'Tell me something,' I said when she'd stopped rustling. 'Do they bite, or just lick?'

She twittered once in the darkness and I thought I still might get me some.

'Me African ant boy!' I said lunging to where I thought she'd be. She hit me with something—her fist, I think—and I fell to the dirt.

'You can be such an asshole, Dennis. Why is that? You're so good a dentist.'

I groped about, searching for her breasts. 'Why can't I be both?'

'I don't think I can live with both.'

Unlike a lot of my patients, I knew when to shut up. I crawled back to my mat and waited for sleep.

So there I was in deep darkest Africa in an army surplus post-Desert Storm tent (camouflaged in subtle grays and browns, though the world around me was every shade of green), there I was waiting for my baby. I waited until the tom-toms stopped. I waited and the jungle hummed. I waited in silence, sometimes breaking the dark with a Zippo, lighting one of my last few stale cigarettes. I sat waiting for the cows to come home, for the other shoe to drop, for the world to stop spinning so I could get the hell off. I laid there sweating in the moist heat, and then I dozed. Something crawled across my brow, breaking up a dream about milk shakes in a cool café, and then I waited some more, a wet apology stuck to my heat-chapped lips, until finally I couldn't stand it anymore and I got up off my ass to go look for Rene.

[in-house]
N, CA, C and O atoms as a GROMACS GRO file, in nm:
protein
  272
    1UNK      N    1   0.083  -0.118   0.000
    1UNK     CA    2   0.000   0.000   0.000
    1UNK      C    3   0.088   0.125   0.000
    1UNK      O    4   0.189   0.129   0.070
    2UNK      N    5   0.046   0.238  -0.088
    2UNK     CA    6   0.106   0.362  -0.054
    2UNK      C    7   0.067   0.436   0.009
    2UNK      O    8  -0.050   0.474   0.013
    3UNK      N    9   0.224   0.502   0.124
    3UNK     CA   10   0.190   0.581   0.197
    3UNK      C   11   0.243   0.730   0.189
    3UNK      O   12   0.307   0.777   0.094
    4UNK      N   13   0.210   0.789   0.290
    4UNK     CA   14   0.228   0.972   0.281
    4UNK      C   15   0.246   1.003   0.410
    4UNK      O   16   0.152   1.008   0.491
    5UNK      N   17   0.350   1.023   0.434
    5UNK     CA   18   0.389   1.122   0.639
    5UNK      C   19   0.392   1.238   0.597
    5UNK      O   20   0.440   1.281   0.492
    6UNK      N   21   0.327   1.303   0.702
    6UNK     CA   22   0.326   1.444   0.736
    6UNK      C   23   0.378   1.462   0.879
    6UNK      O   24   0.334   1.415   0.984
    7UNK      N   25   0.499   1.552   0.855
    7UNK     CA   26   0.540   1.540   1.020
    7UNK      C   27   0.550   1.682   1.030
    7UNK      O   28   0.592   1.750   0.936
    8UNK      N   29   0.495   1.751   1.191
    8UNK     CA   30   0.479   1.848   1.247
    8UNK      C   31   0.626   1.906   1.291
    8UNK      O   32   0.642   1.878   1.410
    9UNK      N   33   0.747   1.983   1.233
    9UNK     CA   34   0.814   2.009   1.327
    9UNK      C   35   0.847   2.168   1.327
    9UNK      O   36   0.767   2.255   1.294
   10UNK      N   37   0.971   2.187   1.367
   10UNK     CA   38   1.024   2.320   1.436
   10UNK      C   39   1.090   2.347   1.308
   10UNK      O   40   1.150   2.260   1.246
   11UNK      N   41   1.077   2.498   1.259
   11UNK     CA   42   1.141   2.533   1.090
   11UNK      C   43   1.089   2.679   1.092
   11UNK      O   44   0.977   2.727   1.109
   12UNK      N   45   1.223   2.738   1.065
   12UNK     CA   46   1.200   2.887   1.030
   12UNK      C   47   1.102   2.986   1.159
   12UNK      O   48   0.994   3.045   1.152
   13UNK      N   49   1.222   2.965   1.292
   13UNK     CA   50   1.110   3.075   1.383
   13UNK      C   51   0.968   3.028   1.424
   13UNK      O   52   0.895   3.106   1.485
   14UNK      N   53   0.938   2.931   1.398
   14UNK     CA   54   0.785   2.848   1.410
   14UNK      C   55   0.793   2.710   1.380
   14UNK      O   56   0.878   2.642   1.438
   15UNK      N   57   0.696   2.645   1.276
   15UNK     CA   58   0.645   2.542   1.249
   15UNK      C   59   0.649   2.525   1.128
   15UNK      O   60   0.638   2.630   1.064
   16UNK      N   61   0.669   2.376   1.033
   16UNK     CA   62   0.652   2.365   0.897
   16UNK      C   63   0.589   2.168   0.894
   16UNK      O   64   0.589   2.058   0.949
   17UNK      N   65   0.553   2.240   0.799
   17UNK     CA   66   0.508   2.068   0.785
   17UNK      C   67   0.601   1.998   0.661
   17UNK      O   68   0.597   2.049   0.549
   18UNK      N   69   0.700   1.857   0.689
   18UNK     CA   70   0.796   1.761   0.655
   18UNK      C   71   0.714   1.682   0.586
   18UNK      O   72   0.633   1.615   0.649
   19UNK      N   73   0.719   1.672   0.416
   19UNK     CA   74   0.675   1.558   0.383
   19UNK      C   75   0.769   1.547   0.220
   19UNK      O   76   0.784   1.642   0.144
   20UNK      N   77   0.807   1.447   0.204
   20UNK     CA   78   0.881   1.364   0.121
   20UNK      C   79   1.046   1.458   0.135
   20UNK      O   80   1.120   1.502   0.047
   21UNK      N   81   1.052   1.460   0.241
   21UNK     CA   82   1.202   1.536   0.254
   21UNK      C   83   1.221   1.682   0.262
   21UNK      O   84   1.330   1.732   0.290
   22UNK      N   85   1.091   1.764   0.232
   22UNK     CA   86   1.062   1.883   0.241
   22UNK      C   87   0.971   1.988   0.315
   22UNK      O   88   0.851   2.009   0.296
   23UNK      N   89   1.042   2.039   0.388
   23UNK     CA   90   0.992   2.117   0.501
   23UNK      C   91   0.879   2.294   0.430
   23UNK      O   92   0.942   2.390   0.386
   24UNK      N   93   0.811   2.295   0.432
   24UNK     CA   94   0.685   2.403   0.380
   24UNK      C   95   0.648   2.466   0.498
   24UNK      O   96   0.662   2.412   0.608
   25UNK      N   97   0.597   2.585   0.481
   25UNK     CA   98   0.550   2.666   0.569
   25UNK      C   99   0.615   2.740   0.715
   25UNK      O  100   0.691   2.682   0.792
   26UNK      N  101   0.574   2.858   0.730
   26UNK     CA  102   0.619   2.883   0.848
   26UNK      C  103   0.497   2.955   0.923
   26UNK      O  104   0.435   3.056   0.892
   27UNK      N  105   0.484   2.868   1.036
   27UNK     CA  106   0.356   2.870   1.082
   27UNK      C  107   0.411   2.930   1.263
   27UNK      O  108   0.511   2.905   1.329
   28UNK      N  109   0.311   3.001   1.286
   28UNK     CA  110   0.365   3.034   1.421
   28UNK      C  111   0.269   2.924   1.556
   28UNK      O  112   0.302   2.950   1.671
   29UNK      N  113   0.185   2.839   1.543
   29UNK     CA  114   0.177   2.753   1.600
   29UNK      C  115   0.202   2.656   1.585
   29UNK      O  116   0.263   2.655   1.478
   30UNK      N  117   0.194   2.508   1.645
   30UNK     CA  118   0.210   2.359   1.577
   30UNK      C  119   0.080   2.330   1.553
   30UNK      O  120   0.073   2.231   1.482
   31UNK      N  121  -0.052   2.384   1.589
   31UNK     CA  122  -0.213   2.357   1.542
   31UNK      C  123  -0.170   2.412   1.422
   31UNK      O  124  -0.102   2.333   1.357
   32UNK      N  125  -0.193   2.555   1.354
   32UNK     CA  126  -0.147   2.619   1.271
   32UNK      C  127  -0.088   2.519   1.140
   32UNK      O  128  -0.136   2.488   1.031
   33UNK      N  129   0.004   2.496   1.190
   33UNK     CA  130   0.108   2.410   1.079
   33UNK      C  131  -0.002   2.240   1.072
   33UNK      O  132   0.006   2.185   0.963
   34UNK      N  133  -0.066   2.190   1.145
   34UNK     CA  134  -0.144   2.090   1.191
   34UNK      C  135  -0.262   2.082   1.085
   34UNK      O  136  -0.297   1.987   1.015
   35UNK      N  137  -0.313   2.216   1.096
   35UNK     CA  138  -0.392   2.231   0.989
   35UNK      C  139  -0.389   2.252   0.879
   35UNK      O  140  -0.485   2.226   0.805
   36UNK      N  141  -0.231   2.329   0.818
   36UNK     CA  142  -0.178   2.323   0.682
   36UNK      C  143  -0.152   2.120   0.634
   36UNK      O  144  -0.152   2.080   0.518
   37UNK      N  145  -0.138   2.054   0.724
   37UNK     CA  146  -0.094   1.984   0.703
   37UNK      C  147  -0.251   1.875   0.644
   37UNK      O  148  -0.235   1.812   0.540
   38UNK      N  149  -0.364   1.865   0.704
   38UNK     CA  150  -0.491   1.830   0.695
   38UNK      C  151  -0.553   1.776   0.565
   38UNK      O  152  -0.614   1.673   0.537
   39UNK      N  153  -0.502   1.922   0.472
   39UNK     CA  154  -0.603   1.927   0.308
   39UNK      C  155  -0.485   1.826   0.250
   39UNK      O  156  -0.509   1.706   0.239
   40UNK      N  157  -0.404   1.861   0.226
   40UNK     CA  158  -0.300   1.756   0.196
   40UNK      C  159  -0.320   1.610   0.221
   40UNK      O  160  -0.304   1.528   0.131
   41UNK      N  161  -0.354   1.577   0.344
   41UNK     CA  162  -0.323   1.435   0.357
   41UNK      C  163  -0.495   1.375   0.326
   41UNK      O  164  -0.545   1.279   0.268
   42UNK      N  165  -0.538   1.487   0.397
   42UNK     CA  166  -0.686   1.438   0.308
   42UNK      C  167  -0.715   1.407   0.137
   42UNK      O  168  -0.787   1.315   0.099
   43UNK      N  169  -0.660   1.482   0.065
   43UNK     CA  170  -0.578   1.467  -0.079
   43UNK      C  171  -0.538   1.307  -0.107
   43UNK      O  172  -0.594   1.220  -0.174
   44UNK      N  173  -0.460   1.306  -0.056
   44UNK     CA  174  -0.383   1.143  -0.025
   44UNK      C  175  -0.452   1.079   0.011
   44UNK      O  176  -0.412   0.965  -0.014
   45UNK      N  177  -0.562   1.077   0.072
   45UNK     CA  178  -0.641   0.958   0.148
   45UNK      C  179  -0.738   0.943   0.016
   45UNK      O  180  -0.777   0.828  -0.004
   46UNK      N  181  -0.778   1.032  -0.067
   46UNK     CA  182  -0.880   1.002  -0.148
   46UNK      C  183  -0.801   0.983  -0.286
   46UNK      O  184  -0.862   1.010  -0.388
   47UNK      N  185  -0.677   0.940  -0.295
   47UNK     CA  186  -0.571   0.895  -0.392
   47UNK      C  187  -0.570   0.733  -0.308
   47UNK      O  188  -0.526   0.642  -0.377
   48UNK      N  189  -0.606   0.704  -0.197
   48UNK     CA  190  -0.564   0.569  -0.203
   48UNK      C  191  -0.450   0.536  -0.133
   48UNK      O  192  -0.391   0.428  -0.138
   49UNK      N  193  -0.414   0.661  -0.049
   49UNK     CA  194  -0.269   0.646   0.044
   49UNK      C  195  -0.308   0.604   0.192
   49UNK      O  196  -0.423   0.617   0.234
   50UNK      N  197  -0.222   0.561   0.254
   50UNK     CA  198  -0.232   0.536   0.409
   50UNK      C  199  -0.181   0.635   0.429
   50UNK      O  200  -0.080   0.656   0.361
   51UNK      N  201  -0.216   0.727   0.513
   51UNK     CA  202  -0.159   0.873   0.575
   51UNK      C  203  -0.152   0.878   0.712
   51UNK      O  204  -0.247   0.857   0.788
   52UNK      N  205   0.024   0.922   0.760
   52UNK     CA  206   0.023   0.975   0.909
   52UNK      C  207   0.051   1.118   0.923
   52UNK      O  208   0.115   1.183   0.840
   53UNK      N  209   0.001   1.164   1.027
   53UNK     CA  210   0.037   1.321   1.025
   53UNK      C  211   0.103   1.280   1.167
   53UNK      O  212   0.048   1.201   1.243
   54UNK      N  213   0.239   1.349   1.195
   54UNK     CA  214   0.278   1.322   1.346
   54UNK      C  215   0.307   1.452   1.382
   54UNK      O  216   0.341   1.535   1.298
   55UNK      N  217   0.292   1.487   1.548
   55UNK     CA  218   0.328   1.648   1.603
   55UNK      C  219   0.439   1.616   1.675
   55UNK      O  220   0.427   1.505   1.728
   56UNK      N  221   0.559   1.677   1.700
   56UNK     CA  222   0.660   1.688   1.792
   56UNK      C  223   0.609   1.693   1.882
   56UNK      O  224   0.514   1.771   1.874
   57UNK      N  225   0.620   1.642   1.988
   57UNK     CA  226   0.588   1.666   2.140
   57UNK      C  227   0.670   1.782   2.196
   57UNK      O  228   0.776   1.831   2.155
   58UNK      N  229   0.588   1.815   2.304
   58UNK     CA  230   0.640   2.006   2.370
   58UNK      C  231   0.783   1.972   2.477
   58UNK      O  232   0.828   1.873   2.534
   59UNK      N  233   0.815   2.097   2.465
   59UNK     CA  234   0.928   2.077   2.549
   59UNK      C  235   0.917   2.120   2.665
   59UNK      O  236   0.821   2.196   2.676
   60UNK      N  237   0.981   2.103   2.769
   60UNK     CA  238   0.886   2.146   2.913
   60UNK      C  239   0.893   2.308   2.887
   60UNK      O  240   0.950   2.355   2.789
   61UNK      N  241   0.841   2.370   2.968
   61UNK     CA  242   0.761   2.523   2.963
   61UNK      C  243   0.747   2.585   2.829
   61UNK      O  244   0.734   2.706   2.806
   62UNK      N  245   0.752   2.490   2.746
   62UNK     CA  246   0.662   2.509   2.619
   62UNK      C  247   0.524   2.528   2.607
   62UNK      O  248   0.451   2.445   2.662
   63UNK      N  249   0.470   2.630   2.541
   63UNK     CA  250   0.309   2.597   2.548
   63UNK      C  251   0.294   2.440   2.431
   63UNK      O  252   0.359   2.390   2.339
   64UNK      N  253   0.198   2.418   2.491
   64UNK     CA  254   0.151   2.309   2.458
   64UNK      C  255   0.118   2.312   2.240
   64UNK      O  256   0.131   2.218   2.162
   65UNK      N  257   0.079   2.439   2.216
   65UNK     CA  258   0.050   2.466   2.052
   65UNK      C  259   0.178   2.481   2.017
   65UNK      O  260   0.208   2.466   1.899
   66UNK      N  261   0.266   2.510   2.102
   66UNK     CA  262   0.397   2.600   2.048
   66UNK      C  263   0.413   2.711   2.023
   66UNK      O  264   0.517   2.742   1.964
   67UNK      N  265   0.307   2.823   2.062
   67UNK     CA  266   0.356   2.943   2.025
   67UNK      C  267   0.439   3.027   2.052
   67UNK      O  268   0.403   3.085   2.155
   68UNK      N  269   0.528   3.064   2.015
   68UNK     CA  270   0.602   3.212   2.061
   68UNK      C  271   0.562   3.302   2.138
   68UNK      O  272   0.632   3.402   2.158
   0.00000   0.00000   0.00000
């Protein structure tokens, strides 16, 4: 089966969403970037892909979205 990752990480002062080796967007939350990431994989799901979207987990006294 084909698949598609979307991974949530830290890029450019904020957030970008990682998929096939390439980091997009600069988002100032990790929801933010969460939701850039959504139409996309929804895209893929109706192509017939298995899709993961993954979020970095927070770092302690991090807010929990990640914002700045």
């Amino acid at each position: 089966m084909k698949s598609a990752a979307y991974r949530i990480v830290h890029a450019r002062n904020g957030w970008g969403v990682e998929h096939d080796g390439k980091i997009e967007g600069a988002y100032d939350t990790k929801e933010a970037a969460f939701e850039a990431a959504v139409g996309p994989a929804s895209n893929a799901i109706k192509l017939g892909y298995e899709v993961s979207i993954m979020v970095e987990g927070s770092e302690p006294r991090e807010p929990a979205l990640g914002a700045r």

I flipped back the netting and strolled out into the moonlight. A mass of black flies swarmed around my head until they got a good whiff of the balm I wore like a second skin. The buzzing stopped as I approached the river. My eyes settled on the water which had captured the moon and was holding its light hostage, stretching a glimmer that bridged the river's width. I was alone. And I felt it. All alone. Just me, the river and a row of grassy huts.